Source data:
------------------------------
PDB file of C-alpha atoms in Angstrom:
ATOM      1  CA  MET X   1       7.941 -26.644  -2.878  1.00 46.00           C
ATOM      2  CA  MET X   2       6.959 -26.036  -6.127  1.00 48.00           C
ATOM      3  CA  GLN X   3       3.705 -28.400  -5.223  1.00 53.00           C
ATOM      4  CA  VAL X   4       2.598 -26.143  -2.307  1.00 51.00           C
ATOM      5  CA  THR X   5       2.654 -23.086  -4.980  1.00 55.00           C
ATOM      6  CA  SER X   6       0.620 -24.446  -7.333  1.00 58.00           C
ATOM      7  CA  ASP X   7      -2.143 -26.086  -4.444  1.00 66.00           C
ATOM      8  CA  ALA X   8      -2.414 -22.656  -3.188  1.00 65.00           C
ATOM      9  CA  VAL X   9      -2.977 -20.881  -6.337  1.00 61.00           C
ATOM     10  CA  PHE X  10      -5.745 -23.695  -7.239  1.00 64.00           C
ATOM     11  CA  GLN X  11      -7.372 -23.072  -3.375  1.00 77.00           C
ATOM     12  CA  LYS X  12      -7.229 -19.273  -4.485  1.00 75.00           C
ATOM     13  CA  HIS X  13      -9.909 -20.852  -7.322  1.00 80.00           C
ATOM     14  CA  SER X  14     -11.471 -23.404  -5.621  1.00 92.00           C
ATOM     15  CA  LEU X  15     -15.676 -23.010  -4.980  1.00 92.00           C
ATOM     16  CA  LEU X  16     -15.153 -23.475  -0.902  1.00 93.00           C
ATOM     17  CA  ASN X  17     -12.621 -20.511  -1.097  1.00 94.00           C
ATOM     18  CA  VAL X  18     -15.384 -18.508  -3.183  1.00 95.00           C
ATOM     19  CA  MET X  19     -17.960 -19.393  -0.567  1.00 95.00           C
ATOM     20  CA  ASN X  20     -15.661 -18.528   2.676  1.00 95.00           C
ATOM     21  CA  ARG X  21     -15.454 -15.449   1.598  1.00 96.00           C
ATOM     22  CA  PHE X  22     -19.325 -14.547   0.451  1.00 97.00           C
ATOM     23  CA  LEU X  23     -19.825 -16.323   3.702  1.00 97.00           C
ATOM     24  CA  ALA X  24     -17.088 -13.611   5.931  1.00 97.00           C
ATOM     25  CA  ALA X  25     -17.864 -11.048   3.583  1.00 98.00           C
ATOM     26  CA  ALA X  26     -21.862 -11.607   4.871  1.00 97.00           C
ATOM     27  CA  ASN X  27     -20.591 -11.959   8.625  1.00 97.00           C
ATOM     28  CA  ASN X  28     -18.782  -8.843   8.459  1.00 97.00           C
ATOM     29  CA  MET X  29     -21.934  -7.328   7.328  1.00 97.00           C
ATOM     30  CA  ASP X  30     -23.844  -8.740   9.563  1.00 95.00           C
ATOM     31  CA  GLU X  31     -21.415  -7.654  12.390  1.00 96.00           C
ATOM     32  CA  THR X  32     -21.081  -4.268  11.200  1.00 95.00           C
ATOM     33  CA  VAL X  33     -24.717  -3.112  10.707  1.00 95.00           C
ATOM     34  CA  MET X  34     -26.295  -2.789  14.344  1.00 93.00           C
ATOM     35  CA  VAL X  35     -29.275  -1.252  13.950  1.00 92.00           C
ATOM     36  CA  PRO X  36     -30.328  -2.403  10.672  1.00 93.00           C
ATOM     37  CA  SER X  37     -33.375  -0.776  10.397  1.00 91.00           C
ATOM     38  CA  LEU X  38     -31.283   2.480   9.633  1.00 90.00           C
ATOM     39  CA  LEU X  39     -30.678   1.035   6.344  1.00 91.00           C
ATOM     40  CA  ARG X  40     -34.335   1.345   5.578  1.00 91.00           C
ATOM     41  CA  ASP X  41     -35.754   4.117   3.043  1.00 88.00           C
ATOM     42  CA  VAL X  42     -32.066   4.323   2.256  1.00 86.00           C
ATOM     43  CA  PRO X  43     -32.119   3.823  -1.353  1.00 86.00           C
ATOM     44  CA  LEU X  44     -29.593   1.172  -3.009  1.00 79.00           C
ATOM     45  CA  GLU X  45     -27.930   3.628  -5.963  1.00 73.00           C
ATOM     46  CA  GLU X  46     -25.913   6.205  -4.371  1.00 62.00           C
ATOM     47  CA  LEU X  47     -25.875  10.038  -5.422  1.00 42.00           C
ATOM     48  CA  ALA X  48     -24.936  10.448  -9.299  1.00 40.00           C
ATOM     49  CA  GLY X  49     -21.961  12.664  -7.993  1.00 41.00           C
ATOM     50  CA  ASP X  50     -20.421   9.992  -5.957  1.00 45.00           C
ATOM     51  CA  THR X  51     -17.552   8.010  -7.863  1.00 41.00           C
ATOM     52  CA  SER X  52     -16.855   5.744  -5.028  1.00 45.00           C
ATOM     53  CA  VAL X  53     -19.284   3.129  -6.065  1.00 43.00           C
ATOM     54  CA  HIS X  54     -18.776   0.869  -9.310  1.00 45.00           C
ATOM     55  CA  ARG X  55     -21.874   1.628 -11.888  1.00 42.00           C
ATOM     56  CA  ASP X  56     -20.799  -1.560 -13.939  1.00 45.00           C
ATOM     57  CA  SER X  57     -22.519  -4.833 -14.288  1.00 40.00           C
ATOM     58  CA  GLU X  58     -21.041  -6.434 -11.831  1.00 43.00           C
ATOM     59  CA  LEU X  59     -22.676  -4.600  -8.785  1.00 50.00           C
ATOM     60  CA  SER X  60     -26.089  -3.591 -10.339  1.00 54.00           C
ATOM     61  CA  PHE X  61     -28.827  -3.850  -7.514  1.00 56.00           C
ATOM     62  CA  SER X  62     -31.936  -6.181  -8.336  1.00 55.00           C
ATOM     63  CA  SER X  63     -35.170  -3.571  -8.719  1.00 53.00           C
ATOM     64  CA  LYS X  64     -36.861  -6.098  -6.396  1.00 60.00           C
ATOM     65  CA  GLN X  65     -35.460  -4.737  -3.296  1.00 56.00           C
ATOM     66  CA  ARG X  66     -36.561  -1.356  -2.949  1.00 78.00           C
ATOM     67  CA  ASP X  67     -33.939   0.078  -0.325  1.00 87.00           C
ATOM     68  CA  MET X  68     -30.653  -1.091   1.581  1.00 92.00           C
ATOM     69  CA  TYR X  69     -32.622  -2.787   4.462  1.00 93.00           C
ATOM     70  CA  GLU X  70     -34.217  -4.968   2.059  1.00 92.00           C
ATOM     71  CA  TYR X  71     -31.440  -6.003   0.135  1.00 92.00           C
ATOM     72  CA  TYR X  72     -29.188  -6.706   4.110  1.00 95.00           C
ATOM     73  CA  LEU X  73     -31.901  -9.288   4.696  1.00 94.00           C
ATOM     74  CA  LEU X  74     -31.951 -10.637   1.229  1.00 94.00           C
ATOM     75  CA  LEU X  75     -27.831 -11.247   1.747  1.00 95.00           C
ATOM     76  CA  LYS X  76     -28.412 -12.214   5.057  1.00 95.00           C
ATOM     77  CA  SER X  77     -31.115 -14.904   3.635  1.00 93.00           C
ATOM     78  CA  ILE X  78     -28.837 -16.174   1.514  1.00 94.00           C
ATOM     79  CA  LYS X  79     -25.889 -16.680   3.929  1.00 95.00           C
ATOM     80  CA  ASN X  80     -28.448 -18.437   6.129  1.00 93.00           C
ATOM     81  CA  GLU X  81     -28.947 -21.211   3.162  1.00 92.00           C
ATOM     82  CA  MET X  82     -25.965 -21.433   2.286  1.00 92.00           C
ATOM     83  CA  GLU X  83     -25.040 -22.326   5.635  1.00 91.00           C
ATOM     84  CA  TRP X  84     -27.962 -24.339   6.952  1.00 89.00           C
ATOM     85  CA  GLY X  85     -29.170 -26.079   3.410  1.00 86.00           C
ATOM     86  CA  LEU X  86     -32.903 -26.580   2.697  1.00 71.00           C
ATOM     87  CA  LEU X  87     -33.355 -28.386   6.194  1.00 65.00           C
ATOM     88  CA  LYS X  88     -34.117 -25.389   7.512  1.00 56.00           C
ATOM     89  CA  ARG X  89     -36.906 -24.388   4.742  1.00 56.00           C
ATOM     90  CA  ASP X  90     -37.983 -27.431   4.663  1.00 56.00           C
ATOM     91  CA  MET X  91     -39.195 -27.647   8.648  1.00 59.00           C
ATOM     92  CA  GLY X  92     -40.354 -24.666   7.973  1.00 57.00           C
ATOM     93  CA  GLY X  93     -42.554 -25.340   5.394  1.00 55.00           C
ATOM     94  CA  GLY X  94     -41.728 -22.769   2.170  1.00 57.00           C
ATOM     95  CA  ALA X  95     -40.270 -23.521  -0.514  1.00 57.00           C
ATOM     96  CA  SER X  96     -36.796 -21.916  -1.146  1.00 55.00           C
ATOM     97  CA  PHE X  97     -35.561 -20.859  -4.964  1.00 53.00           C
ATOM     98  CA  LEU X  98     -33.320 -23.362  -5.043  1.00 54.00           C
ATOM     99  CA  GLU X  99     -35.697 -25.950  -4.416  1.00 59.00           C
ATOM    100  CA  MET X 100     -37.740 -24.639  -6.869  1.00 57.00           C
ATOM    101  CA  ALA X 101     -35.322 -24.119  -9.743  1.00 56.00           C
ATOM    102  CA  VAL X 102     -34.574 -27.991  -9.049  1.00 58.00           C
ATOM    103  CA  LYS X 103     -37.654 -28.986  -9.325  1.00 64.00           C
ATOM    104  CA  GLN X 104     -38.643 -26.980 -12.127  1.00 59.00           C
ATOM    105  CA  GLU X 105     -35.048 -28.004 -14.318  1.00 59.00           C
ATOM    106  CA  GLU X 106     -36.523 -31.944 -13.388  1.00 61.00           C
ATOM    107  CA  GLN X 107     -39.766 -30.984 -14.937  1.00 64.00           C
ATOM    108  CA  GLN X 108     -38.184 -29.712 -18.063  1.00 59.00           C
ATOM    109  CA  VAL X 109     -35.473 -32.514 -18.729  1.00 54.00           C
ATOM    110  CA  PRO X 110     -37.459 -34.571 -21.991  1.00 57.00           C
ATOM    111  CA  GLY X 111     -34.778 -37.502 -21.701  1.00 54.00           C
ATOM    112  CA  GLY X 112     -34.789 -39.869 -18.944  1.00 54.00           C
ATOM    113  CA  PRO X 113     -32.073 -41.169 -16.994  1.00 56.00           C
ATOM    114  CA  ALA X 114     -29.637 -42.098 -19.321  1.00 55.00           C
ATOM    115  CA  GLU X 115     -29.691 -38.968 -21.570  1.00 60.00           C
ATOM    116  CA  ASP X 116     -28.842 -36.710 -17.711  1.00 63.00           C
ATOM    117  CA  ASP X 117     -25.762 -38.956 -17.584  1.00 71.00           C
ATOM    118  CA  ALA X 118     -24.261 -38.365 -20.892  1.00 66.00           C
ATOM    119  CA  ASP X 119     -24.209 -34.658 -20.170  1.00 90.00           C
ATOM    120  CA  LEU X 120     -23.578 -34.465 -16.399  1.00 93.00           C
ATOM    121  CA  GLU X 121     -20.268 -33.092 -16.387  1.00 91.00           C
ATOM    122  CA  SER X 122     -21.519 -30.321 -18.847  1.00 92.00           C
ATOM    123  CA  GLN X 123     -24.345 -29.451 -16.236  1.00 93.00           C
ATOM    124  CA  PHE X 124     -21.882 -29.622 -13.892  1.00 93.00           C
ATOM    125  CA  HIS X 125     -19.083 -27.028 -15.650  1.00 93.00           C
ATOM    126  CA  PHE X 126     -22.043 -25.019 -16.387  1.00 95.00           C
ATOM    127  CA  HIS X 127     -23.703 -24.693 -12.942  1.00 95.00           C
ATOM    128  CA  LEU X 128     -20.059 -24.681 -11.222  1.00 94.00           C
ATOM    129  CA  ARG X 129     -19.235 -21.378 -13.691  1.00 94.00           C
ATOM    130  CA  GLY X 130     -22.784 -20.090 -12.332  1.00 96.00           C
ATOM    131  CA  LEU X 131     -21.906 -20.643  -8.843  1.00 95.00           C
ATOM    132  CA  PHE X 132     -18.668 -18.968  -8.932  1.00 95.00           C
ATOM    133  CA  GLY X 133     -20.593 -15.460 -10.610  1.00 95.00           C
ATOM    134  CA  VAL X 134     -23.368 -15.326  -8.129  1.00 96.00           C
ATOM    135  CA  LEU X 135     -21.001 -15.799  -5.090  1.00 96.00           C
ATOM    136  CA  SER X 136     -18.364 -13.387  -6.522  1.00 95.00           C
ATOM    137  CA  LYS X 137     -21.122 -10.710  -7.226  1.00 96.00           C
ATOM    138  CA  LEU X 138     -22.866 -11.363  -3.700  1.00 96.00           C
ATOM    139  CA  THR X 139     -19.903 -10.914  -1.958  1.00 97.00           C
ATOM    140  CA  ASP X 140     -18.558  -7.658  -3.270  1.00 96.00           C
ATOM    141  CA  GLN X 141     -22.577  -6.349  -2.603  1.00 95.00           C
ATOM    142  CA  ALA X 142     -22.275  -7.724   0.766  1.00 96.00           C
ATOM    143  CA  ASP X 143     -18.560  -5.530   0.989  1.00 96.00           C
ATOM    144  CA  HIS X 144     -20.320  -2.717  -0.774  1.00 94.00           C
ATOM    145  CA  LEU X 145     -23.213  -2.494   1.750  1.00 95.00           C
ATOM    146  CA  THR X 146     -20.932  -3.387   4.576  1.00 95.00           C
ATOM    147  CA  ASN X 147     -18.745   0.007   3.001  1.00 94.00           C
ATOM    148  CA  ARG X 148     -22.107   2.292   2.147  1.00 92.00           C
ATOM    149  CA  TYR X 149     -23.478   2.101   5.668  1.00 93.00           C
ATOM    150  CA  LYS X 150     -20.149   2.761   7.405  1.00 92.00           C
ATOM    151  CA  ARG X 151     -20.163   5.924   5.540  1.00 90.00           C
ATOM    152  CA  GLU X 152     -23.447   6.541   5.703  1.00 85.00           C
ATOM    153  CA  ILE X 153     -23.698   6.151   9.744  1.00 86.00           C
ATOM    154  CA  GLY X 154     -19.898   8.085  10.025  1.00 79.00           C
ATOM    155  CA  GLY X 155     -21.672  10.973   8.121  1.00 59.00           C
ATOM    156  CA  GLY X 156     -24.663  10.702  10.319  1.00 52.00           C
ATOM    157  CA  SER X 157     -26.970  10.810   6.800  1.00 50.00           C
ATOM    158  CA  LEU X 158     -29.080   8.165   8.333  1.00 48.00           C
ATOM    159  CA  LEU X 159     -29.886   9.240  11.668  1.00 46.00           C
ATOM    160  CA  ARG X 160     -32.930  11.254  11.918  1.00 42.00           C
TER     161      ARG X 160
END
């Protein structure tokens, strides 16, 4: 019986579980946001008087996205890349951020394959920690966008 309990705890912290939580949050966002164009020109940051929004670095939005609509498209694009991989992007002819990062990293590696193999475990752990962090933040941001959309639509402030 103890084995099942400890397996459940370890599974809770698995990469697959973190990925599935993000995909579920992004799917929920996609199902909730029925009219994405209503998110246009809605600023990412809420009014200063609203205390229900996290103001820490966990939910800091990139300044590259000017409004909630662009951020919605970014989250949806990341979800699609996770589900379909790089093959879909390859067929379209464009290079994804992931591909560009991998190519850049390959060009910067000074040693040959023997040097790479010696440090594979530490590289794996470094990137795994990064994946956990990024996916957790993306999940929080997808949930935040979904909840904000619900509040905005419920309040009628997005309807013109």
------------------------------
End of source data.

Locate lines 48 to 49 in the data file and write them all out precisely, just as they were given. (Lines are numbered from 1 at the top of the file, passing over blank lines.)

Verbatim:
ATOM     47  CA  LEU X  47     -25.875  10.038  -5.422  1.00 42.00           C
ATOM     48  CA  ALA X  48     -24.936  10.448  -9.299  1.00 40.00           C